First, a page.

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Ian's nasty swipe at Sanibel cuts deep for many Floridians. Here's why

Divya Kumar, Tampa Bay Times on

Published in News & Features

TAMPA, Fla. — The images of Hurricane Ian’s aftermath show evidence of Florida’s increasingly dense development — flattened beach communities, boats heaved into piles, mobile homes scattered like toys.

But one of the most riveting early signs of the devastation came from a place with deep connections to a movement that has worked to keep bulldozers away from the state’s natural treasures.

Before dawn on Thursday, the Tampa Bay Times reported that Ian had wiped away parts of Sanibel Causeway, the only link between the mainland and Sanibel Island. Later, Gov. Ron DeSantis announced that the island itself had suffered “biblical” destruction.

The causeway leads to a place of charming isolation, where people go for shelling and city officials work to keep away retail franchises, save for a Dairy Queen and a 7-Eleven that were grandfathered in. “Sanibel is and shall remain a barrier island sanctuary,” the city’s website proclaims.

Historians say Sanibel and neighboring Captiva Island have long worked to protect their pristine environment, while sharing a past that has largely been shaped by weather.

“The history of Southwest Florida remains tightly intertwined with hurricanes,” historian Gary Mormino wrote in his recent book, “Dreams in the New Century: Instant Cities, Shattered Hopes and Florida’s Turning Point.”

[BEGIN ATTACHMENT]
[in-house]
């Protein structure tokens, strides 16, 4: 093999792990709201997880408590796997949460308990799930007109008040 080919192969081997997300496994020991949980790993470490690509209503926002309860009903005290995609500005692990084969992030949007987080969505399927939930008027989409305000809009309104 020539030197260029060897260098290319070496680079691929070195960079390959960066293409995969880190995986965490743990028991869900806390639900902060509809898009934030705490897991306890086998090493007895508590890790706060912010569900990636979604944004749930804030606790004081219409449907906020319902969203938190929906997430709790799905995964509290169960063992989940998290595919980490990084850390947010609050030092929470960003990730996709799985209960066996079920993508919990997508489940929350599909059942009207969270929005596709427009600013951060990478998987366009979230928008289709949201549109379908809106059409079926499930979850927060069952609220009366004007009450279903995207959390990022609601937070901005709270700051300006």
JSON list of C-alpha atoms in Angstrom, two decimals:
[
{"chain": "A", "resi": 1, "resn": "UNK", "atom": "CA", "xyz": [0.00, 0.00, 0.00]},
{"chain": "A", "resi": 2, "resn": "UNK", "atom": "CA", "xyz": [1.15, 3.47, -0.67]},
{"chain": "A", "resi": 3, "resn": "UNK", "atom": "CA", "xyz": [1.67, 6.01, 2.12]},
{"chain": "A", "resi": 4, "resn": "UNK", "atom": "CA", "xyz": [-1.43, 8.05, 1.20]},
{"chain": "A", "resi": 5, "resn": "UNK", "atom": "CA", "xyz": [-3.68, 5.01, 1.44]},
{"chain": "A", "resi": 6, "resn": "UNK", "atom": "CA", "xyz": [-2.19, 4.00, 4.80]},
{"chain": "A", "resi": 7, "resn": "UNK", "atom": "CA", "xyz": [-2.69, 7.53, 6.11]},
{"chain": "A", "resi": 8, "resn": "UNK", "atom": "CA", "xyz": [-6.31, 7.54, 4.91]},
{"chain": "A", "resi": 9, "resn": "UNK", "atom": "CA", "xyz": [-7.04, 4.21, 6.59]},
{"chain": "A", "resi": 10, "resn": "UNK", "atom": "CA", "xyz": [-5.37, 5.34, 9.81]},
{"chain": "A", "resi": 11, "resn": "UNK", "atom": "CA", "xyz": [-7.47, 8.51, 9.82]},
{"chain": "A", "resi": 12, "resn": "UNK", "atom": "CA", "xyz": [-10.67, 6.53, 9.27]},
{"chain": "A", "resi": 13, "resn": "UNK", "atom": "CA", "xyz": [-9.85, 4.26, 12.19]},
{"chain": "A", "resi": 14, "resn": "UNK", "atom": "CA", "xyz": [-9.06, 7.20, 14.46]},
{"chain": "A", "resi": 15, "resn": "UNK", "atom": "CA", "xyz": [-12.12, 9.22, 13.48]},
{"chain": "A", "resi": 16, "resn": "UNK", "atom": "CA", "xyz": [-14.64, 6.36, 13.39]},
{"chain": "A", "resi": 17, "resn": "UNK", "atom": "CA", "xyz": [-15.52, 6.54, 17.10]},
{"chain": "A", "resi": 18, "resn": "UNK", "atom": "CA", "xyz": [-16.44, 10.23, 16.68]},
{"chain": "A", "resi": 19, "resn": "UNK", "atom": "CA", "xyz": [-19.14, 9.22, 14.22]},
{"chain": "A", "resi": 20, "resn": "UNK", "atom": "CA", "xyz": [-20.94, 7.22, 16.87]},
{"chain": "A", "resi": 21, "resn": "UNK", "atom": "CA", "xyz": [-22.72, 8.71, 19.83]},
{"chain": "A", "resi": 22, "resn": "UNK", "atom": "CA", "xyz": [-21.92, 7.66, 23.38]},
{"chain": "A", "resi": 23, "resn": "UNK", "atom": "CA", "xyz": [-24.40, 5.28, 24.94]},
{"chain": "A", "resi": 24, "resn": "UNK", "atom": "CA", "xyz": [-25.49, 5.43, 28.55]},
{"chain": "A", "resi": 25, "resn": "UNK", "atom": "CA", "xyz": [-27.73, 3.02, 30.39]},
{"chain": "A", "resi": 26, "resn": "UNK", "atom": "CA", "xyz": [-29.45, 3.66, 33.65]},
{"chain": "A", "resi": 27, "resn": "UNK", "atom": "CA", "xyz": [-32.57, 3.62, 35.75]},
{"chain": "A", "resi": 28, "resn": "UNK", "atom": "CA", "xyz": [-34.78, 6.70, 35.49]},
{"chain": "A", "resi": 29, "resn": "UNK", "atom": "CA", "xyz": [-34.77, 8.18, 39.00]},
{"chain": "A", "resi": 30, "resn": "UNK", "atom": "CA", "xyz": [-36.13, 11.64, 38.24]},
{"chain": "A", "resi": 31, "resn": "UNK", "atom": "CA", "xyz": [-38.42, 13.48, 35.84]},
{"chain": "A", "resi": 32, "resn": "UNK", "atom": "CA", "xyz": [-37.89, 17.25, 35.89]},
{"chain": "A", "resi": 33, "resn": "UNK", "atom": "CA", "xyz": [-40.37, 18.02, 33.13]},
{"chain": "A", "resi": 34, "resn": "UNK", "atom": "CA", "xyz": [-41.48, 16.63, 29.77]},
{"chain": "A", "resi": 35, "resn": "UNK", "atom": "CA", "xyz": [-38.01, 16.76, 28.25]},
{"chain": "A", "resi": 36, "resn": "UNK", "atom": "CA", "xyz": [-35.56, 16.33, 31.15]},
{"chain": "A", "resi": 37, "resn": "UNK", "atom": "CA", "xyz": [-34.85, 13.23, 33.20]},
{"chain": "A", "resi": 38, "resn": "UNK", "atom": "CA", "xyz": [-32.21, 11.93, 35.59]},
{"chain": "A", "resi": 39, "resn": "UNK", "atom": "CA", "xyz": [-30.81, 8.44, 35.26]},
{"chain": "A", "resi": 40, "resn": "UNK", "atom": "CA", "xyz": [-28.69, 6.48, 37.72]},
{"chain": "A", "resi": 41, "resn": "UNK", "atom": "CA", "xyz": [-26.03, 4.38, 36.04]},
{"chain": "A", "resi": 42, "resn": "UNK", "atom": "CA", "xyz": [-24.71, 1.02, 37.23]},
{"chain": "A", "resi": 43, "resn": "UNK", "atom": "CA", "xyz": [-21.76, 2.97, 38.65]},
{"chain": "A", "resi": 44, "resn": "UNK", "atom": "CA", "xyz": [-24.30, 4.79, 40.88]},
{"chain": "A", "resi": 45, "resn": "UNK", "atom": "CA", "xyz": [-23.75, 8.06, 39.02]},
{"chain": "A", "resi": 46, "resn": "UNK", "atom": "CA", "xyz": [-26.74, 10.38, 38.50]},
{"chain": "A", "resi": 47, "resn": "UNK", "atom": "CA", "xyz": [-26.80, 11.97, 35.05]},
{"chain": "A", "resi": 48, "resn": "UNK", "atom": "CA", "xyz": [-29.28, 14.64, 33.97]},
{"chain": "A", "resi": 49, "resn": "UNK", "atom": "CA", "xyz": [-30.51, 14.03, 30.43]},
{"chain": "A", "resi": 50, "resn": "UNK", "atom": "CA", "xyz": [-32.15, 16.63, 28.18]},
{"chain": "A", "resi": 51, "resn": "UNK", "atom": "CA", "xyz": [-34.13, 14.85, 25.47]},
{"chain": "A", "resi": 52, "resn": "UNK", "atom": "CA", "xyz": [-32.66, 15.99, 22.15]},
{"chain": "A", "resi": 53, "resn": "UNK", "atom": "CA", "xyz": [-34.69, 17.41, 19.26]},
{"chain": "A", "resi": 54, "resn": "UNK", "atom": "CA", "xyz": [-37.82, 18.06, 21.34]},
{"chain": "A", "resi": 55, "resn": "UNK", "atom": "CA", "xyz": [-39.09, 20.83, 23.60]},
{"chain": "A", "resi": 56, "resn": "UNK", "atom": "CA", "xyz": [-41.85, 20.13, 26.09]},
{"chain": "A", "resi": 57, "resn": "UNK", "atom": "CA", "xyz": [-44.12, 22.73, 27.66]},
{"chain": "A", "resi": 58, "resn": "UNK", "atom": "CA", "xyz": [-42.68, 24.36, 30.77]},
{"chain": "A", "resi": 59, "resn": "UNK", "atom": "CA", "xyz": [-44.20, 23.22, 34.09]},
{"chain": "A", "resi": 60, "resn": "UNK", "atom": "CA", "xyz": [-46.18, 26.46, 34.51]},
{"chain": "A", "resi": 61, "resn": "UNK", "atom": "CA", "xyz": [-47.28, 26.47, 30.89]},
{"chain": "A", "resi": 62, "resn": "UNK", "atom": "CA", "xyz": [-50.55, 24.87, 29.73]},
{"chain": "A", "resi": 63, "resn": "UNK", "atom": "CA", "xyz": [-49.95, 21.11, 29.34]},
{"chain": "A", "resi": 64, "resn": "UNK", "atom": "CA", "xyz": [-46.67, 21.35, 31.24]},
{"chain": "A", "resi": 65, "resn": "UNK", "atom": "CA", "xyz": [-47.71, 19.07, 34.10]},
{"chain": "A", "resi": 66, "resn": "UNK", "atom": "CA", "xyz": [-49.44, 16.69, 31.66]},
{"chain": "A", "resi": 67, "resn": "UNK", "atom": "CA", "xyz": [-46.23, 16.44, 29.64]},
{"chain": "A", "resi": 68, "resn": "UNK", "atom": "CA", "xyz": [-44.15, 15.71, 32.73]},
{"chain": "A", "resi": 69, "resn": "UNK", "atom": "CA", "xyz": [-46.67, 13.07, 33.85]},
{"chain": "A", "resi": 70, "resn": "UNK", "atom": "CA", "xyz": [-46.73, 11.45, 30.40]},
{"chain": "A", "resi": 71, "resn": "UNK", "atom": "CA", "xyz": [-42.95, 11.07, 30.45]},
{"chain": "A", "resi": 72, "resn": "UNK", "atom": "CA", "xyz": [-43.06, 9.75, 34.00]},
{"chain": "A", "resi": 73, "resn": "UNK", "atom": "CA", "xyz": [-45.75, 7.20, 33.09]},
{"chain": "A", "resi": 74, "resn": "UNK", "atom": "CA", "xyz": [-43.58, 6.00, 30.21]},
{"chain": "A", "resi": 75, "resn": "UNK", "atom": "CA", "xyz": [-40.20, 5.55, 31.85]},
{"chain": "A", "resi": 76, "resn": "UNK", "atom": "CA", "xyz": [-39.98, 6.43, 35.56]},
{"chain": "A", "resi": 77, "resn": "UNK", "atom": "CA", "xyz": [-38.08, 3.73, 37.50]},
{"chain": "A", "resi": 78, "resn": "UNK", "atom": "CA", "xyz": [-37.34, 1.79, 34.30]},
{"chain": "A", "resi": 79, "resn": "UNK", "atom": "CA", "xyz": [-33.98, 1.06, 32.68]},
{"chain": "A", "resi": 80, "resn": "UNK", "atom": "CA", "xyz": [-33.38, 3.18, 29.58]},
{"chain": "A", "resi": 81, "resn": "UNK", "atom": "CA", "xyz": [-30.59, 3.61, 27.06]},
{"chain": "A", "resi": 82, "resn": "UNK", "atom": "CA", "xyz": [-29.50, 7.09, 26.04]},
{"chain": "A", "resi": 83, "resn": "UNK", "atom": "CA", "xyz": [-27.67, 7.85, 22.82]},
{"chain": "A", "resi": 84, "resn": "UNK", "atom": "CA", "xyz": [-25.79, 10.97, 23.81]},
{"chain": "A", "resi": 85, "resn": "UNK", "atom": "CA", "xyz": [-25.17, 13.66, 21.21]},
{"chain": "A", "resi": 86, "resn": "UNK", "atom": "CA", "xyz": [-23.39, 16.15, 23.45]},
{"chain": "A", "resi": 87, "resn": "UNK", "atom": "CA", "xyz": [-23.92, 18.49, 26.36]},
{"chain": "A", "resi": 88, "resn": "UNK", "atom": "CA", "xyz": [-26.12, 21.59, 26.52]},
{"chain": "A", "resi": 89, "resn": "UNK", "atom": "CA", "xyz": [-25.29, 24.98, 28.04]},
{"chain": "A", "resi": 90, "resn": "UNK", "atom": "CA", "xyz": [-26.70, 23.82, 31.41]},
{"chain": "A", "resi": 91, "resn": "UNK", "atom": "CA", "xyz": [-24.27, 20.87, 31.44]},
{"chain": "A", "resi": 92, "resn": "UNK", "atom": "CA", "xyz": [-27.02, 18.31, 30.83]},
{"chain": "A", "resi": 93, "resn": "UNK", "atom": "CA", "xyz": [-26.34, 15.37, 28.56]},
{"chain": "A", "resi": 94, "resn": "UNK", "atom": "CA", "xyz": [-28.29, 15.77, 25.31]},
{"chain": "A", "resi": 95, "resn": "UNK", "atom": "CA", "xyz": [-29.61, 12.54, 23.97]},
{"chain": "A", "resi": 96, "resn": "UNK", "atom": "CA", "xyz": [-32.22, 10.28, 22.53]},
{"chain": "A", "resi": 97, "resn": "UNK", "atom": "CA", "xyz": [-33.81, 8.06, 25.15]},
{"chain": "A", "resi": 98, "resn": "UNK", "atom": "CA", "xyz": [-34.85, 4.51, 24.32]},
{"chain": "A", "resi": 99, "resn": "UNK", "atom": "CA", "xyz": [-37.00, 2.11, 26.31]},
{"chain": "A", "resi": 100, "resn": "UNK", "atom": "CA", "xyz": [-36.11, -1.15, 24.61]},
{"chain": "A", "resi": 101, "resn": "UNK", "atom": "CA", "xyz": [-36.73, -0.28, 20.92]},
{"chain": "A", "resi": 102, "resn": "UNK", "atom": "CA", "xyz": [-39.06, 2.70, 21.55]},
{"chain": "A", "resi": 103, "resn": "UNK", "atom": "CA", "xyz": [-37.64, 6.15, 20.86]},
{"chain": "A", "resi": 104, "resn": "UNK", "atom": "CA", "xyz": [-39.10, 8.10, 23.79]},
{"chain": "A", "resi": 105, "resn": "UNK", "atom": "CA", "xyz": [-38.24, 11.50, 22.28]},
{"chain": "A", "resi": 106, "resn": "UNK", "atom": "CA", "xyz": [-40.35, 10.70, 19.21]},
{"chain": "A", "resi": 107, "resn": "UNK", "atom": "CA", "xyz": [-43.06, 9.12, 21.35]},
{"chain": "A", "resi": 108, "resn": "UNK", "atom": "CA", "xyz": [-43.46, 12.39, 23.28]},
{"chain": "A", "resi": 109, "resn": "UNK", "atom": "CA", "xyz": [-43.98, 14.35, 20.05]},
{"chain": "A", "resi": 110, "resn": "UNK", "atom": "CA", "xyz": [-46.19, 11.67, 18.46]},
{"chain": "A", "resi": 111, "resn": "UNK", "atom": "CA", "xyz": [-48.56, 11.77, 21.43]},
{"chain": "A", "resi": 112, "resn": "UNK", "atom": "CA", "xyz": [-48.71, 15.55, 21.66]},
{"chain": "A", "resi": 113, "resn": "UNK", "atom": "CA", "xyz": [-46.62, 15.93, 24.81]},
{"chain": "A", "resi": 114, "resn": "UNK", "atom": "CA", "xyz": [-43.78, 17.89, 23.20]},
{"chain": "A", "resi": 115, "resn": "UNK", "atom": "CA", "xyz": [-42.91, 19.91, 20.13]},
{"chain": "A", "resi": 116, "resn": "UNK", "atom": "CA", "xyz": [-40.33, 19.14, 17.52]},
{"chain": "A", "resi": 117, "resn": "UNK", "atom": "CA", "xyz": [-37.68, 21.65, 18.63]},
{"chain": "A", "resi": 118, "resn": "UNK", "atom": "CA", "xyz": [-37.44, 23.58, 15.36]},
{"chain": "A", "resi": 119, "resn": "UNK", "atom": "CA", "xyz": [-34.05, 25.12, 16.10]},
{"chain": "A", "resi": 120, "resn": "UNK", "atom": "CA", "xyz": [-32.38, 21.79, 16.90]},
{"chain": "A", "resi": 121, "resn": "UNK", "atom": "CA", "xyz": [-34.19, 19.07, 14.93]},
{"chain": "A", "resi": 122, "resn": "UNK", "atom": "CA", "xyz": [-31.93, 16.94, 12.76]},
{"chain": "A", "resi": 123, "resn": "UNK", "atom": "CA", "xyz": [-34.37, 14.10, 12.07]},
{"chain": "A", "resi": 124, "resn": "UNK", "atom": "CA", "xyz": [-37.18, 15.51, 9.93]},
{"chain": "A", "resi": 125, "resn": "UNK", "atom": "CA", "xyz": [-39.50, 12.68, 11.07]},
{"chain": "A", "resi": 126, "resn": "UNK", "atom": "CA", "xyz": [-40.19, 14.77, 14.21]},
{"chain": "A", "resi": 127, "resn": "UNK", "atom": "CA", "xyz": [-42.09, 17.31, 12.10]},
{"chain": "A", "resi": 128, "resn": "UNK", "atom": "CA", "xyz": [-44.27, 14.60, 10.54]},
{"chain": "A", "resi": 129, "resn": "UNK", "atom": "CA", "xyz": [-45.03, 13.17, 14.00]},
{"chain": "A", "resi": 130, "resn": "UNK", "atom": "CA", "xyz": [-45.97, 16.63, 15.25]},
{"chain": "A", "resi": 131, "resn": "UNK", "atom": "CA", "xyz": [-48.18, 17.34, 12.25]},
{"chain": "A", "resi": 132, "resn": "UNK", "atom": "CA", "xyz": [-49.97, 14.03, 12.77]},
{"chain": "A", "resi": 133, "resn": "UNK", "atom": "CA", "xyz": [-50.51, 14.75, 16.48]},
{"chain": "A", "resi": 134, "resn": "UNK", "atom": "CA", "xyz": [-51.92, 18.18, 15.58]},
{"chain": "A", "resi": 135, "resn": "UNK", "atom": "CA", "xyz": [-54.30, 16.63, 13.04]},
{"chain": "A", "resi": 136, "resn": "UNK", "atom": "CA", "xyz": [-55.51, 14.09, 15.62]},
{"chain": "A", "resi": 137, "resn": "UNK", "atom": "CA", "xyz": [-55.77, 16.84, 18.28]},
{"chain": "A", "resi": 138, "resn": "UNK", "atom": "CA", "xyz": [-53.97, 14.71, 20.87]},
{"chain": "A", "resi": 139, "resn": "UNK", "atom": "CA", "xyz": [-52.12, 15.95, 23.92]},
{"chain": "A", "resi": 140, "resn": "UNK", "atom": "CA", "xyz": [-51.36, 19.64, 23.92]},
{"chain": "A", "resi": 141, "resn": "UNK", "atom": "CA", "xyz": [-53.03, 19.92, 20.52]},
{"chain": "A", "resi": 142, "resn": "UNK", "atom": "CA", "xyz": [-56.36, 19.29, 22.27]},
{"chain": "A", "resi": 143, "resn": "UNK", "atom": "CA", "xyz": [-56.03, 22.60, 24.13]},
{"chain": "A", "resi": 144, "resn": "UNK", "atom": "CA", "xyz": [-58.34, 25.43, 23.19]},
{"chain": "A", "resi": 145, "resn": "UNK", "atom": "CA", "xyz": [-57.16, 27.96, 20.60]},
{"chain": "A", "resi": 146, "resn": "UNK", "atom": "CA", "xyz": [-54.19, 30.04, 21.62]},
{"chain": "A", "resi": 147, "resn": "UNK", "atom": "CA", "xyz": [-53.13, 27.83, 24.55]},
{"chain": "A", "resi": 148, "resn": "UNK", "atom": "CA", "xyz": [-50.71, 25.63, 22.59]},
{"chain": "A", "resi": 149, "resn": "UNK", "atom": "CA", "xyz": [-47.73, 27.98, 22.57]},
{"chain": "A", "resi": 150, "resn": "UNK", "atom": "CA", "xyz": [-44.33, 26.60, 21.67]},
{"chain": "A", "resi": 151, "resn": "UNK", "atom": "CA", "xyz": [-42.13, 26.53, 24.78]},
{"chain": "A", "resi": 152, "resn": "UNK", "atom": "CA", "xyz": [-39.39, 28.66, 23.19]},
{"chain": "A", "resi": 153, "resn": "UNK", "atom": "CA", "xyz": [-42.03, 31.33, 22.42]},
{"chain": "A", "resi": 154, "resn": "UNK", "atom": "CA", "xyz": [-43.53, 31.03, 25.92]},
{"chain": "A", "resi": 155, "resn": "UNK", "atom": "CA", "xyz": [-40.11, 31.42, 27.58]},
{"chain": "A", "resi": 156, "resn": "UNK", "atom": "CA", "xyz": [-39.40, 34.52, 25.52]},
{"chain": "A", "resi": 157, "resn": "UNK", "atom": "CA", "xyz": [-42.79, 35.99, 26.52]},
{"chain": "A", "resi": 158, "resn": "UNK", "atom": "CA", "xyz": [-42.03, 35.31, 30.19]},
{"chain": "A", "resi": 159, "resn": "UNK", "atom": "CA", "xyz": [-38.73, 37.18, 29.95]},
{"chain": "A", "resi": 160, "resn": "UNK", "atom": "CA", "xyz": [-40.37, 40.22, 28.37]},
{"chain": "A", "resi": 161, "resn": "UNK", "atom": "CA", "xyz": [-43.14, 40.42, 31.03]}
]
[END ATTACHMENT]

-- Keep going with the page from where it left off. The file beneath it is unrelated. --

“Sanibel and Captiva were home to a fierce debate over the future and past.”

Originally inhabited by Calusa Indians, Sanibel was named “Santa Isabel” by Juan Ponce de Leon, after the queen of Spain, when he found the island in 1513 while searching for the Fountain of Youth. On his second trip there, Ponce de Leon was shot with an arrow soaked in poison and later died in Cuba, Mormino said in an interview.

The Spanish never successfully settled there, and in the 1800s a group of settlers were sent from New York to farm but were driven away by the Seminole Wars. Fishers and farmers found luck on the island, and in 1870 the U.S. government designated the Island as a “lighthouse reservation.”

Three years later, Sanibel was devastated by a hurricane.


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